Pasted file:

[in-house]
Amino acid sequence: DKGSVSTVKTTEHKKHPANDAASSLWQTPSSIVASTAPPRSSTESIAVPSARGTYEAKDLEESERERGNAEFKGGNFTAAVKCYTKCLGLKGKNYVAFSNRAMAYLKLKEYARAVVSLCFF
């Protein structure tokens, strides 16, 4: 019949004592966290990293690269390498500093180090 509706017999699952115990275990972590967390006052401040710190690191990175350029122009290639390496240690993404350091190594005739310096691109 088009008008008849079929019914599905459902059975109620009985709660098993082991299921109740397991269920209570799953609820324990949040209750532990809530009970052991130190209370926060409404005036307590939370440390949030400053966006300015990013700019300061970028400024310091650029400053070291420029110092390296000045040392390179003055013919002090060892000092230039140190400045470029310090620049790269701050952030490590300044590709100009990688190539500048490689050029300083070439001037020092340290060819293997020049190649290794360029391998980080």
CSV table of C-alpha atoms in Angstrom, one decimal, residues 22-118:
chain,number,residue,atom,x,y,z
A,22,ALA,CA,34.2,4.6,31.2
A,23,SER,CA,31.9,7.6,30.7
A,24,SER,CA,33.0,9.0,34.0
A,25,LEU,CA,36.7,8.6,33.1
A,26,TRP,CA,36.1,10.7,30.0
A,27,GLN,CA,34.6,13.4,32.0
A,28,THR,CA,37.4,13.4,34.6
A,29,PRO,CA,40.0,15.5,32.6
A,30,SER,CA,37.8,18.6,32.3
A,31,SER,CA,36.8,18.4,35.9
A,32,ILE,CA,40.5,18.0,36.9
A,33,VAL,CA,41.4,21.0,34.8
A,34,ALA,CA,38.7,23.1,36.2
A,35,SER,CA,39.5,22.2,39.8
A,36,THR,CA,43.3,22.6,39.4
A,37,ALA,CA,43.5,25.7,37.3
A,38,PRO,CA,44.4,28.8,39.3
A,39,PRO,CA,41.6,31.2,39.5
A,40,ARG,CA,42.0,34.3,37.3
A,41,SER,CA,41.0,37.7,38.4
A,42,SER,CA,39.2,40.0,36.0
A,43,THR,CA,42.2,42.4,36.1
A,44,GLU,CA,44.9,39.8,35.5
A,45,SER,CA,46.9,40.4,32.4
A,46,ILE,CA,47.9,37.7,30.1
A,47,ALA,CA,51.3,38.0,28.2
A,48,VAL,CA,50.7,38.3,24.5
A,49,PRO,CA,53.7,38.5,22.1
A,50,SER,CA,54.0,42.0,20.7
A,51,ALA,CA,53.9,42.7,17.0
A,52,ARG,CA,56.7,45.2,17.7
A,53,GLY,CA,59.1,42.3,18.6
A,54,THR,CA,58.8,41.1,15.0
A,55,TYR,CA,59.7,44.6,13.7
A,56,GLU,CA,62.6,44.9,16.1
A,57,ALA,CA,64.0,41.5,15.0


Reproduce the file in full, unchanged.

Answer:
[in-house]
Amino acid sequence: DKGSVSTVKTTEHKKHPANDAASSLWQTPSSIVASTAPPRSSTESIAVPSARGTYEAKDLEESERERGNAEFKGGNFTAAVKCYTKCLGLKGKNYVAFSNRAMAYLKLKEYARAVVSLCFF
């Protein structure tokens, strides 16, 4: 019949004592966290990293690269390498500093180090 509706017999699952115990275990972590967390006052401040710190690191990175350029122009290639390496240690993404350091190594005739310096691109 088009008008008849079929019914599905459902059975109620009985709660098993082991299921109740397991269920209570799953609820324990949040209750532990809530009970052991130190209370926060409404005036307590939370440390949030400053966006300015990013700019300061970028400024310091650029400053070291420029110092390296000045040392390179003055013919002090060892000092230039140190400045470029310090620049790269701050952030490590300044590709100009990688190539500048490689050029300083070439001037020092340290060819293997020049190649290794360029391998980080």
CSV table of C-alpha atoms in Angstrom, one decimal, residues 22-118:
chain,number,residue,atom,x,y,z
A,22,ALA,CA,34.2,4.6,31.2
A,23,SER,CA,31.9,7.6,30.7
A,24,SER,CA,33.0,9.0,34.0
A,25,LEU,CA,36.7,8.6,33.1
A,26,TRP,CA,36.1,10.7,30.0
A,27,GLN,CA,34.6,13.4,32.0
A,28,THR,CA,37.4,13.4,34.6
A,29,PRO,CA,40.0,15.5,32.6
A,30,SER,CA,37.8,18.6,32.3
A,31,SER,CA,36.8,18.4,35.9
A,32,ILE,CA,40.5,18.0,36.9
A,33,VAL,CA,41.4,21.0,34.8
A,34,ALA,CA,38.7,23.1,36.2
A,35,SER,CA,39.5,22.2,39.8
A,36,THR,CA,43.3,22.6,39.4
A,37,ALA,CA,43.5,25.7,37.3
A,38,PRO,CA,44.4,28.8,39.3
A,39,PRO,CA,41.6,31.2,39.5
A,40,ARG,CA,42.0,34.3,37.3
A,41,SER,CA,41.0,37.7,38.4
A,42,SER,CA,39.2,40.0,36.0
A,43,THR,CA,42.2,42.4,36.1
A,44,GLU,CA,44.9,39.8,35.5
A,45,SER,CA,46.9,40.4,32.4
A,46,ILE,CA,47.9,37.7,30.1
A,47,ALA,CA,51.3,38.0,28.2
A,48,VAL,CA,50.7,38.3,24.5
A,49,PRO,CA,53.7,38.5,22.1
A,50,SER,CA,54.0,42.0,20.7
A,51,ALA,CA,53.9,42.7,17.0
A,52,ARG,CA,56.7,45.2,17.7
A,53,GLY,CA,59.1,42.3,18.6
A,54,THR,CA,58.8,41.1,15.0
A,55,TYR,CA,59.7,44.6,13.7
A,56,GLU,CA,62.6,44.9,16.1
A,57,ALA,CA,64.0,41.5,15.0